This article appeared in the March/April 2021 issue of Discover as "The Land of Living Snowflakes." Support our science journalism by becoming a subscriber.
St. Matthew Island sits alone in the frigid emptiness of the Bering Sea, like a great, gnarled stone thrown far from Alaska’s western coast. On these shores, the rhythmic lapping of brisk waves and a medley of tinny, chime-like songs are the only sounds rising above the island’s foggy, treeless crown.
The songs come from male McKay’s buntings — brilliantly white birds that drift to the earth in graceful, sweeping arcs. The birds’ bewitching mating ritual and nesting occurs only here, in one of the most inaccessible places on the planet. Precious little is known about their world. Researchers are aiming to change that.
The ornithological community’s knowledge of McKay’s buntings — the only bird with a range completely contained within Alaska’s borders — dates back to the birds’ discovery in 1879. Naturalist and author John Burroughs, while on an 1899 expedition to Alaska, was smitten with the male buntings’ displays over the tundra of Hall Island, a small satellite off St. Matthew’s Glory of Russia Cape.
“Drifting over this marvelous carpet,” he wrote in 1901, “or dropping down upon it from the air above was the hyperborean snowbird, white as a snowflake and with a song of great sweetness and power.”
Named after naturalist Charles McKay, who first collected specimens of the bird, these buntings are so evocative of winter flurries that, for years, they were known as “McKay’s snowflakes.”
“I actually like the original name better,” says Steven Matsuoka, a wildlife biologist with the U.S. Geological Survey’s Alaska Science Center, who studies the birds today.
Since their formal description in the 1880s, these rarely seen birds have eluded in-depth study. At 32 miles long, St. Matthew Island is uninhabited, its undulating sea of cold-stunted grass and moss only broken by the ghostly tines of reindeer antlers affixed to bleached skulls. The introduced reindeer briefly crowded the island decades ago but have since died out, leaving ceaseless wind as the most frequent guest on the island.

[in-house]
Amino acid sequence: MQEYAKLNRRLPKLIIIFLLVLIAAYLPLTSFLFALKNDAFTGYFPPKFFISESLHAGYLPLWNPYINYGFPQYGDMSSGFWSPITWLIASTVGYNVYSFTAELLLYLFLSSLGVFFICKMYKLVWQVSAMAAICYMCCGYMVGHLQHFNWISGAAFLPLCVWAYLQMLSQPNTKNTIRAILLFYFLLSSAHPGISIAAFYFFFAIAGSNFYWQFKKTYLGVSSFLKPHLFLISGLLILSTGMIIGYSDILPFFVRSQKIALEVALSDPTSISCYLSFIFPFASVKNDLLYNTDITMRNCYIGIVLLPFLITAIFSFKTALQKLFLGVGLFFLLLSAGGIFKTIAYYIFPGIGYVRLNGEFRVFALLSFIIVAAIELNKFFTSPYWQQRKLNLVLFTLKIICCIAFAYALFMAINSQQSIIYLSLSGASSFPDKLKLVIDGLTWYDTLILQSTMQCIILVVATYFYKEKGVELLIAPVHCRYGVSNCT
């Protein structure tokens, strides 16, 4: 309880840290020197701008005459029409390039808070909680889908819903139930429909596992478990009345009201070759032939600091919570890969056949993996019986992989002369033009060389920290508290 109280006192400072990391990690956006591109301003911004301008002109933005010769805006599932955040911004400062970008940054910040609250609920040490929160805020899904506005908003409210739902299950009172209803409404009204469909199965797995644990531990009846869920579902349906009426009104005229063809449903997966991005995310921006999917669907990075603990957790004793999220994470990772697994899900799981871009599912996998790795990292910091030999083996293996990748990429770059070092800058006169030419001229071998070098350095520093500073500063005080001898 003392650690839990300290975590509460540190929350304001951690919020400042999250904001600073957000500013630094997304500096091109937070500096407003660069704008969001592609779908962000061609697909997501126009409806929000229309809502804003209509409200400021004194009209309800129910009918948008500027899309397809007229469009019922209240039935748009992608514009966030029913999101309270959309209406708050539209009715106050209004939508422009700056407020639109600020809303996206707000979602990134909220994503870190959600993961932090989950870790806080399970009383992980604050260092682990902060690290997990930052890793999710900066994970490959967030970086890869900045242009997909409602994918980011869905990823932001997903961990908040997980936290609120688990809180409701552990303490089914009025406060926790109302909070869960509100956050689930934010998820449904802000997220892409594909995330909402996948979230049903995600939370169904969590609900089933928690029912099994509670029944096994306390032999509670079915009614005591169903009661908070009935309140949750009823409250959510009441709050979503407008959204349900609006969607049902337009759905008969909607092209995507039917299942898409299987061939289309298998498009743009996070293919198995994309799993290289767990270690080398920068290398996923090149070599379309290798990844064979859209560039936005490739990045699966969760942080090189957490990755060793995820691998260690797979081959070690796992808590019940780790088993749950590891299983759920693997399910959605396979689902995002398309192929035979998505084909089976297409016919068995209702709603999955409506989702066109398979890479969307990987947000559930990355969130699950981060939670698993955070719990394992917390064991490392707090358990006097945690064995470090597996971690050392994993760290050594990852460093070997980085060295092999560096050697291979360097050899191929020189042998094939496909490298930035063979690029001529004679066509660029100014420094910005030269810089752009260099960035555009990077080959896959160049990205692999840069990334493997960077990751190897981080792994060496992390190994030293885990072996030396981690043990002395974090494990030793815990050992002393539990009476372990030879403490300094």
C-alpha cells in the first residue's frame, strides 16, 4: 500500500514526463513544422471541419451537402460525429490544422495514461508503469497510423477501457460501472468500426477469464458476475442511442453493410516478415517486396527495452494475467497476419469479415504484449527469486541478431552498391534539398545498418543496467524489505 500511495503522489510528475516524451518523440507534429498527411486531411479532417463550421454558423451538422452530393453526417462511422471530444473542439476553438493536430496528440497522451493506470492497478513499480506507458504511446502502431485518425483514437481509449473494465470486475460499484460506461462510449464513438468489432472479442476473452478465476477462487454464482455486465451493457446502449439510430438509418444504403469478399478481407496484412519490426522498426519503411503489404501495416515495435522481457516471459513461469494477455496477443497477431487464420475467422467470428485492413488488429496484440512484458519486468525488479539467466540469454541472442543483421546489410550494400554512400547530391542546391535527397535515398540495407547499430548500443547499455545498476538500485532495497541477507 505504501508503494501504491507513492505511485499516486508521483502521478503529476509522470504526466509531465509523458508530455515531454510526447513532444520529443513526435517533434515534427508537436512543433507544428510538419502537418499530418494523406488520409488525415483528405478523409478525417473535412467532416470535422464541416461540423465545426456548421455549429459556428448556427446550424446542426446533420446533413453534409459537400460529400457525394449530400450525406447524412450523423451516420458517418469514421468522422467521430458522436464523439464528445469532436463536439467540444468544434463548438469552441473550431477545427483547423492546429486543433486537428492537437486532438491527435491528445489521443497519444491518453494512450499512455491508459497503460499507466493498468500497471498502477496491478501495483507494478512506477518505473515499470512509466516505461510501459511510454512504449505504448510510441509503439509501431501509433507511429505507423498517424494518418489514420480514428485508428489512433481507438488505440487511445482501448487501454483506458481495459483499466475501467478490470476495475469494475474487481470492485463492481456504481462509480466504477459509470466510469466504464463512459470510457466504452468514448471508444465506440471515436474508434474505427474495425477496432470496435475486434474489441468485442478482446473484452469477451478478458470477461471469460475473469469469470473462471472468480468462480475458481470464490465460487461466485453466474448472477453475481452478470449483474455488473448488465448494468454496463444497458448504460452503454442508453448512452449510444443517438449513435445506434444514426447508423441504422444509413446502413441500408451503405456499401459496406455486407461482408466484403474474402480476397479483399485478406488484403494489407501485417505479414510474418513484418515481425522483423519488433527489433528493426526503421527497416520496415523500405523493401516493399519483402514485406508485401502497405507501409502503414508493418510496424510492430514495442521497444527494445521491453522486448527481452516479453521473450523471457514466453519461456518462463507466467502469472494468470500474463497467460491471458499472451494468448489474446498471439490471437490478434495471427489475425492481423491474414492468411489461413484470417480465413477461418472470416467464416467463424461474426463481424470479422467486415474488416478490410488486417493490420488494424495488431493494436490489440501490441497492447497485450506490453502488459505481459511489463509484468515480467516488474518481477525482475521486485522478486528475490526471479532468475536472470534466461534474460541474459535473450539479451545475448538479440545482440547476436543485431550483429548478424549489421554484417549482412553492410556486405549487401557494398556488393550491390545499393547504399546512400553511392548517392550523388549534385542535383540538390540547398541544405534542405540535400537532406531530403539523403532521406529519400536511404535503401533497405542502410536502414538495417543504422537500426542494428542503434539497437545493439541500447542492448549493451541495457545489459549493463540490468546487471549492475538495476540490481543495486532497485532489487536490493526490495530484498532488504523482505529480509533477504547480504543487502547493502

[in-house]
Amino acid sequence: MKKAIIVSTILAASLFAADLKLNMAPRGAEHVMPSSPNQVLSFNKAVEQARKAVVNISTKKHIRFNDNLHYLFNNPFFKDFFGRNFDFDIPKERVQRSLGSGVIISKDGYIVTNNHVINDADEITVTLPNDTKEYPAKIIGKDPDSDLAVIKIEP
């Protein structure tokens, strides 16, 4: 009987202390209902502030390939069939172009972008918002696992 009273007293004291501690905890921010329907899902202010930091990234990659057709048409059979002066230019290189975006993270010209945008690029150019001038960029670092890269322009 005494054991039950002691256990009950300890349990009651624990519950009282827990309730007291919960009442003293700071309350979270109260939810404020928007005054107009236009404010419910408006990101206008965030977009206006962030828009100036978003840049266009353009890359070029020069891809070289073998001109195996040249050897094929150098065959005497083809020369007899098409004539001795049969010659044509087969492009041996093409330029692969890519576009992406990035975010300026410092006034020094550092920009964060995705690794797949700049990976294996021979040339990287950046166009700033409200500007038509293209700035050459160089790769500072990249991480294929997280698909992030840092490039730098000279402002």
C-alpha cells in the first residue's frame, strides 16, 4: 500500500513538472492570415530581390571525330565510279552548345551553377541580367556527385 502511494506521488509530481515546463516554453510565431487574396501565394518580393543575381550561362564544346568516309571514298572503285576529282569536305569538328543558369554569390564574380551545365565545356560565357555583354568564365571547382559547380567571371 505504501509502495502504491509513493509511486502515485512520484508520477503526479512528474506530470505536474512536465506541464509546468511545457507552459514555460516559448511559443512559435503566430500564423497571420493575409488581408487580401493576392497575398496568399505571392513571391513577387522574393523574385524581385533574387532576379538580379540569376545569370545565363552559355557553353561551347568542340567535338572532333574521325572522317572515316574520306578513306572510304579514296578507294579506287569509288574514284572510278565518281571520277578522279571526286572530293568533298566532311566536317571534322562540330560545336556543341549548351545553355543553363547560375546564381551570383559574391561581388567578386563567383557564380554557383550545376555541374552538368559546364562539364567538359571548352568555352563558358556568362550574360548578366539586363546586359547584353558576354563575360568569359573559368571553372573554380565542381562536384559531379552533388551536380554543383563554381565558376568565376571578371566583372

“Alaska’s noted for being a remote wilderness area, and even among Alaskans, St. Matthew is held in regard because it’s the hardest place to get to,” says Matsuoka. “There’s no regular air service; it’s 250 kilometers [over 150 miles] from any settlements."
The island wilderness is so isolated that two decades passed between expeditions to the McKay’s buntings’ breeding grounds. In the early 1980s, researchers visited St. Matthew to learn about the birds’ nesting habits. Then, in 2003, another group of scientists returned to estimate the birds’ numbers. Results from these surveys suggested that there may be more than 30,000 McKay’s buntings — 10 times more than previously estimated, according to Matsuoka. Despite this, McKay’s buntings could be the rarest bird in North America, says Rachel Richardson, another wildlife biologist with the Alaska Science Center.
The birds are potentially vulnerable, too, given that they depend on such a small island area for breeding. Evaluating possible threats — like invasive species and climate change — on this island is paramount for safeguarding these living snowflakes.
Bering Sea Bound
In the summer of 2018, another team of researchers — Richardson among them — returned to the breeding grounds, spending five weeks on St. Matthew studying the birds’ nesting habits and potential conservation threats.
“Getting out to the islands is really no small feat,” says Richardson.
The team had to access the buntings’ haven from an already far-flung locale: St. Paul, part of the desolate, volcanic Pribilof Islands, which are a three- to four-hour plane ride from Anchorage. From there, Richardson and her colleagues boarded the R/V Tiĝlax (pronounced TEKH-la), a U.S. Fish and Wildlife Service research vessel. After 28 hours of non-stop voyaging over whipping, 12-foot seas, the wind-carved undulations of St. Matthew and Hall Islands came into view.
“That’s a pretty incredible thing to witness,” Richardson says. “Volcanic islands just pop up on the horizon.”
On St. Matthew, an uninhabited wildlife refuge, no structures break the rolling expanse of low grasses and sedges. The team made camp with a series of weather-resistant tents, outfitted with kerosene heaters for warmth and propane stoves for cooking. They sheltered on the sub-Arctic tundra, enduring rain, thick fog and wind.